That is oratory, the professor said uncontradicted.
Gone with the wind. Hosts at Mullaghmast and Tara of the kings. Miles of ears of porches. The tribune's words, howled and scattered to the four winds. A people sheltered within his voice. Dead noise. Akasic records of all that ever anywhere wherever was. Love and laud him: me no more.
This is from Chapter 7 of Joyce's Ulysses. I quote it because of the phrase "Gone with the wind." Joyce obviously wasn't thinking of Margaret Mitchell's novel, which hadn't been written yet, and probably wouldn't have even it had been. And Margaret Mitchell certainly did not take her title from Joyce. Joyce got the phrase, I am sure, from the same place Mitchell got it: Ernest Dowson's poem ">"Non Sum Qualis Eram Bonae Sub Regno Cynarae":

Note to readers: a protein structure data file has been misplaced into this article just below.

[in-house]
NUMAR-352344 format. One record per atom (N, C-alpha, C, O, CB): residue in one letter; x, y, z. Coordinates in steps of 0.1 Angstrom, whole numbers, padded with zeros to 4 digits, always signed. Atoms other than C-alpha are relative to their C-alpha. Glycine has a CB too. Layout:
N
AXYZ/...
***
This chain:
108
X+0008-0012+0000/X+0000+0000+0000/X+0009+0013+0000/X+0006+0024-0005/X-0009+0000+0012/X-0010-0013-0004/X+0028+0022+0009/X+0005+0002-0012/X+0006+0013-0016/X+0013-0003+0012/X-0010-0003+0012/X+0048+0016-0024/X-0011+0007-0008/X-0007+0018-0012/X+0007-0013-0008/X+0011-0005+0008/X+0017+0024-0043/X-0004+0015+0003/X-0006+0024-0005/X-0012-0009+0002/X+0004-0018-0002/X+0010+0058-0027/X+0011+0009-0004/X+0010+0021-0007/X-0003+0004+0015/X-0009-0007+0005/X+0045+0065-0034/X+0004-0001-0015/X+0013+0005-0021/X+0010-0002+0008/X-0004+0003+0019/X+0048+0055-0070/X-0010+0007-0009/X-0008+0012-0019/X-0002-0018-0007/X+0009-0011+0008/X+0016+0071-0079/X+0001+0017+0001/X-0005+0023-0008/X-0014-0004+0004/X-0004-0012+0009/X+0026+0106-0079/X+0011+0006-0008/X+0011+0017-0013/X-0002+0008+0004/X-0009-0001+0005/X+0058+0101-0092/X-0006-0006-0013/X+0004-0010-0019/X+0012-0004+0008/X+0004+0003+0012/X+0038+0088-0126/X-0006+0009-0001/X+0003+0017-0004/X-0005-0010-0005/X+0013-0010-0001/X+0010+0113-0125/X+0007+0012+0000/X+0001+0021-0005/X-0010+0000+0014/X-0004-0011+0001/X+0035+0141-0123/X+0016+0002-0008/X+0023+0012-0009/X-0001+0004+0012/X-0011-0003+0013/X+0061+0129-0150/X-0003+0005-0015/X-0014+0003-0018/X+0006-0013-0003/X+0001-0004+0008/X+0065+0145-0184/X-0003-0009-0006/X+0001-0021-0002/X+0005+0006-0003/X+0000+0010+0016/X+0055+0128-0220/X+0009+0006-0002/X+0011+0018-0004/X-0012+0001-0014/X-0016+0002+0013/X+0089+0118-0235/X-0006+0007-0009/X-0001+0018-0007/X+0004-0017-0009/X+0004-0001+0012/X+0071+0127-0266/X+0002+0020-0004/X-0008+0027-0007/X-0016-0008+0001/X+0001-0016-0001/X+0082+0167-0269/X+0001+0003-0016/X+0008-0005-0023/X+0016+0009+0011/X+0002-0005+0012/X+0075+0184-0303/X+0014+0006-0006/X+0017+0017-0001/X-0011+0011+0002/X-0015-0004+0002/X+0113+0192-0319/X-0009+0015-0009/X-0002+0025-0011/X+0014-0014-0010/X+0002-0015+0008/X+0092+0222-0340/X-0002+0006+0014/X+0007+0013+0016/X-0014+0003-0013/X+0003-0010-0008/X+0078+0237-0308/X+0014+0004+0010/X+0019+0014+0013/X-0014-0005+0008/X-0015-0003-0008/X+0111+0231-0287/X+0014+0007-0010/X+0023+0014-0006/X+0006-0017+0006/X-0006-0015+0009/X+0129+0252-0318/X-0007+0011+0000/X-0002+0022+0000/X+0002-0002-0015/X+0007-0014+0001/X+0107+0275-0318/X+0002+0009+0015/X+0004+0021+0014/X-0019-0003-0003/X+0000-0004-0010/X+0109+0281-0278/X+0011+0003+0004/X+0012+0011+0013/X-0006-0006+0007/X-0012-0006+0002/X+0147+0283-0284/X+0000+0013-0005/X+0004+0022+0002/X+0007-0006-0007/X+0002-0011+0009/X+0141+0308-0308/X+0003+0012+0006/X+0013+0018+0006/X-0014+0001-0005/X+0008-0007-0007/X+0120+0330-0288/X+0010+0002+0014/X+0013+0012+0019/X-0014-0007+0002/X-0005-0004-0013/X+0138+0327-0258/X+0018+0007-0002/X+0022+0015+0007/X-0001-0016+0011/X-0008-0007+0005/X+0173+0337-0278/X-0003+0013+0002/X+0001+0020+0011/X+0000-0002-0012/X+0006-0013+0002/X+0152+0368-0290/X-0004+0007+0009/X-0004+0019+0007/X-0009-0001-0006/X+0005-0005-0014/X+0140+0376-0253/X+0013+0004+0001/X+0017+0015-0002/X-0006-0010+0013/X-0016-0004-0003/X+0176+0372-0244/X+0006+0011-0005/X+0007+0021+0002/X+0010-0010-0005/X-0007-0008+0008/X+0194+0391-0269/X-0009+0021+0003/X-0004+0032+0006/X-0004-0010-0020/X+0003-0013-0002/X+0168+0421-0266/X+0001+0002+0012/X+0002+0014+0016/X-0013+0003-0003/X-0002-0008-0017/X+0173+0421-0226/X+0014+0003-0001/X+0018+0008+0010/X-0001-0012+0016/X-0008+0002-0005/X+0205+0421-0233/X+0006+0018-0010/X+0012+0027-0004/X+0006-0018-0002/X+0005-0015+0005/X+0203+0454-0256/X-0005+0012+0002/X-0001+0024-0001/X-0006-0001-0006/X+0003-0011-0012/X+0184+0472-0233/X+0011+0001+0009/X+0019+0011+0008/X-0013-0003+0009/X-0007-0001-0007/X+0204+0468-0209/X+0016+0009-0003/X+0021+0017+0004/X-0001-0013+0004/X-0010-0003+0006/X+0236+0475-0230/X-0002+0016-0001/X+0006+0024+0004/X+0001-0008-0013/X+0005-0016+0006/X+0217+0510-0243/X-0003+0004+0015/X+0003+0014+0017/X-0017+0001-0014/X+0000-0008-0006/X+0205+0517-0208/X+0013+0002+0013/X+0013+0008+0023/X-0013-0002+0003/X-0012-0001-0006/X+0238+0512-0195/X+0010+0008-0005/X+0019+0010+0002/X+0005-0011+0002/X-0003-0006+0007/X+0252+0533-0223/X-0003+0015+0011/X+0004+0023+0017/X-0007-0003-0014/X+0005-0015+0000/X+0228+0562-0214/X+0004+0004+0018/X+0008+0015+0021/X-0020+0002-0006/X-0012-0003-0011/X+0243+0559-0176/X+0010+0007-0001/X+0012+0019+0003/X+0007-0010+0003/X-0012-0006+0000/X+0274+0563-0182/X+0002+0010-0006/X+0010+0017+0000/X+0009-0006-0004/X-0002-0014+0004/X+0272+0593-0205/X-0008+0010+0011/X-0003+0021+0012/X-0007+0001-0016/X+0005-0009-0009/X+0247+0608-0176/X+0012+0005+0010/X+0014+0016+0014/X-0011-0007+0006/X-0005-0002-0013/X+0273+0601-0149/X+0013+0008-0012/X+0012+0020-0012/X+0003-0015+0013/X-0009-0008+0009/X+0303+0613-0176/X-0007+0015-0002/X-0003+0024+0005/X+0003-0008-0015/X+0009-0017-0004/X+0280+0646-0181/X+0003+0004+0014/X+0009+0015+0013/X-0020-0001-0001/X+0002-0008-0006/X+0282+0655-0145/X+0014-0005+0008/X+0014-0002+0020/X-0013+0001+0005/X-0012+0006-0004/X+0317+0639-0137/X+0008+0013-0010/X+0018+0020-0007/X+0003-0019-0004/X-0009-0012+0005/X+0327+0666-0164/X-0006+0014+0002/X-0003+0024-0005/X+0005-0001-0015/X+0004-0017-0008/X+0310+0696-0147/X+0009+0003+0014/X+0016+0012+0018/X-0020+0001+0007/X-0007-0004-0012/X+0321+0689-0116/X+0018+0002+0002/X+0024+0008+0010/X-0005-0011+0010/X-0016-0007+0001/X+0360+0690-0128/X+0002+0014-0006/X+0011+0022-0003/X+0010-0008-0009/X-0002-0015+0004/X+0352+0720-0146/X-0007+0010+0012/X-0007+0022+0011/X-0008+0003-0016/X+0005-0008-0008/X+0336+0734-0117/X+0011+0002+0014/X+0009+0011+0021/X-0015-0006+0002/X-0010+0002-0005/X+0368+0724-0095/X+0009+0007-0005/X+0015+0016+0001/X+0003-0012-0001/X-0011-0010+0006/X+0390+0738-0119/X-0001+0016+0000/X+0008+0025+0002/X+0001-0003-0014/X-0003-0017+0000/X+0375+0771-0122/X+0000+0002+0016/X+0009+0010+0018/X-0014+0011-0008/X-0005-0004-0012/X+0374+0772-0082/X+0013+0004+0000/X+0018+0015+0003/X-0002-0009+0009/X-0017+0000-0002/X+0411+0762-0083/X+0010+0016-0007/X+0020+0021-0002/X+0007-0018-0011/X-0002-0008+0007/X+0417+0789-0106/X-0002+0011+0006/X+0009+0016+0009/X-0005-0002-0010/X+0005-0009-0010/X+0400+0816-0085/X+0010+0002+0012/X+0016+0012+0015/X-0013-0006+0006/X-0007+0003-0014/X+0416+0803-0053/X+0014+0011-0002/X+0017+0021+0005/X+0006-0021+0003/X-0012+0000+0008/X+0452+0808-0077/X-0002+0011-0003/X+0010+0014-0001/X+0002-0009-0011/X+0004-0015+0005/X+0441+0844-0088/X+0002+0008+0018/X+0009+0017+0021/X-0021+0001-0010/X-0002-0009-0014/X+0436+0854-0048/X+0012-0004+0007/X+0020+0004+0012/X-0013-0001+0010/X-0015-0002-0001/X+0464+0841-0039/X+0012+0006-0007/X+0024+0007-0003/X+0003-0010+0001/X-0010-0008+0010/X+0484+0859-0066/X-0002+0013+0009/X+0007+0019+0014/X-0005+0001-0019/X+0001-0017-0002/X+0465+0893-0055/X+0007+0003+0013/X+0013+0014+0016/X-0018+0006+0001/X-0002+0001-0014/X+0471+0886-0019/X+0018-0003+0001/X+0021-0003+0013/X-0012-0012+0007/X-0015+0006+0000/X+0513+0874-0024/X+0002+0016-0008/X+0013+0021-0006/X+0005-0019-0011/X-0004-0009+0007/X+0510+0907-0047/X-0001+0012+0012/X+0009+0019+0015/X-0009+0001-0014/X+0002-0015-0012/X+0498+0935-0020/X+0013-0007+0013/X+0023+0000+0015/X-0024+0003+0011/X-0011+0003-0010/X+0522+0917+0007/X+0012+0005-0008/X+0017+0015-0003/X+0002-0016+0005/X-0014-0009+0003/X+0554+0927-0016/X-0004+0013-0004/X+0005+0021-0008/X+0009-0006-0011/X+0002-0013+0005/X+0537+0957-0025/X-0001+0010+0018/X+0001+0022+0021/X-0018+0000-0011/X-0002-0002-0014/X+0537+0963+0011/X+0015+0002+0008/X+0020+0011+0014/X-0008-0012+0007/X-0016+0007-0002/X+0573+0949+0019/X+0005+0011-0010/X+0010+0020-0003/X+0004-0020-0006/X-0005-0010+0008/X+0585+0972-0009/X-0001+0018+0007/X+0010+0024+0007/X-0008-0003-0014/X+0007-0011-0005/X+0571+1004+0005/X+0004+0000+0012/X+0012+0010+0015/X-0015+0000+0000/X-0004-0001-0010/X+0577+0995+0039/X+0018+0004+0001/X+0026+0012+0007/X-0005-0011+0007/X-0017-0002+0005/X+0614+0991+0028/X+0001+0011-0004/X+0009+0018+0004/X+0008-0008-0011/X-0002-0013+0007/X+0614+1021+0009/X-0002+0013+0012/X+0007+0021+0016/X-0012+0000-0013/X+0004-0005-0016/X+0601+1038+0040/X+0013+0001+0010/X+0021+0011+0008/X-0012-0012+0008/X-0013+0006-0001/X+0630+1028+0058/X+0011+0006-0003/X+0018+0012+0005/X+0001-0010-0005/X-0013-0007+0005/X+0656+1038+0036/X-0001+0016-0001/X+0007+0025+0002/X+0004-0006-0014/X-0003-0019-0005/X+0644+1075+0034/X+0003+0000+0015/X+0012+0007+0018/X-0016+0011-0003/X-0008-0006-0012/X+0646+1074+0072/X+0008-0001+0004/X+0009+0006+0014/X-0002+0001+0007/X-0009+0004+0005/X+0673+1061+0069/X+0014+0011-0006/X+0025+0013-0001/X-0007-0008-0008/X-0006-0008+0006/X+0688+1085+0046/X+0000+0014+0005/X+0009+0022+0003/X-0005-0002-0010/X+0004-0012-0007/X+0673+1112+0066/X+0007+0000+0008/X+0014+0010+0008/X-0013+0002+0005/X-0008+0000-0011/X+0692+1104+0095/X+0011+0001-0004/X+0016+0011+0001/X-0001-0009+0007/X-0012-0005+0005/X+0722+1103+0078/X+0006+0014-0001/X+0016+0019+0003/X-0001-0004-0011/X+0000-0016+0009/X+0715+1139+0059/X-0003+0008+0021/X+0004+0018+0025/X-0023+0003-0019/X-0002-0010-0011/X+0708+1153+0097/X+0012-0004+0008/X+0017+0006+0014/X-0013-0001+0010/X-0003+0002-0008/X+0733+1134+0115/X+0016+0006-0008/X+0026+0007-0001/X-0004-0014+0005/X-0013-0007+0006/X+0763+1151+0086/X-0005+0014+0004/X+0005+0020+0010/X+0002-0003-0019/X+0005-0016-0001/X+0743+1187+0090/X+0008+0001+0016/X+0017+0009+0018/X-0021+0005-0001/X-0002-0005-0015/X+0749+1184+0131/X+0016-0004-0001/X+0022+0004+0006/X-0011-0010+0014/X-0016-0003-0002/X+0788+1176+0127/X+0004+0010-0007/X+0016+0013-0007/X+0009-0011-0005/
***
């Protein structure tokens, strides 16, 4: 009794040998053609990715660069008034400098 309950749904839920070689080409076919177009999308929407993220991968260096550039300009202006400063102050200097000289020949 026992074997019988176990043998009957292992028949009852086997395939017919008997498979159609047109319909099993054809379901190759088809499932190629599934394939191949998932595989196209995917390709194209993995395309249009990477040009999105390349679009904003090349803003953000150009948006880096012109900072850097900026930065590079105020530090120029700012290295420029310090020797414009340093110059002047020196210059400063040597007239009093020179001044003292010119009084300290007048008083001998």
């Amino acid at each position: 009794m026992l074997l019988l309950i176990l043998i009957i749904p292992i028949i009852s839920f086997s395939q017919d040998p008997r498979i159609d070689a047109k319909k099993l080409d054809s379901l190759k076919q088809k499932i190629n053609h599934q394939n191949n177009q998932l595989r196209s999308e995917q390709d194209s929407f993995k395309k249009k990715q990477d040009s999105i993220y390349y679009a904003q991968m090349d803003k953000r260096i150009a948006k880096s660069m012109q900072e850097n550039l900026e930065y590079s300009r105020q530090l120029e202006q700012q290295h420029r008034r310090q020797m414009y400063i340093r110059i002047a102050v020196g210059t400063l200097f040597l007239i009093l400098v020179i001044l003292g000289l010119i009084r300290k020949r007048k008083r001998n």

I have forgot much, Cynara! gone with the wind,
Flung roses, roses riotously with the throng ...
Dowson was a cutting-edge poet when Joyce was growing up. He was probably one of Joyce's early favorites. His poetry lives today in two titles. Mitchell's novel is one.
The other is taken from another poem, "Vitae Summa Brevis Spem Nos Vetat Incohare Longam" -- "They are not long, the days of wine and roses."
Such are the vagaries of literary celebrity.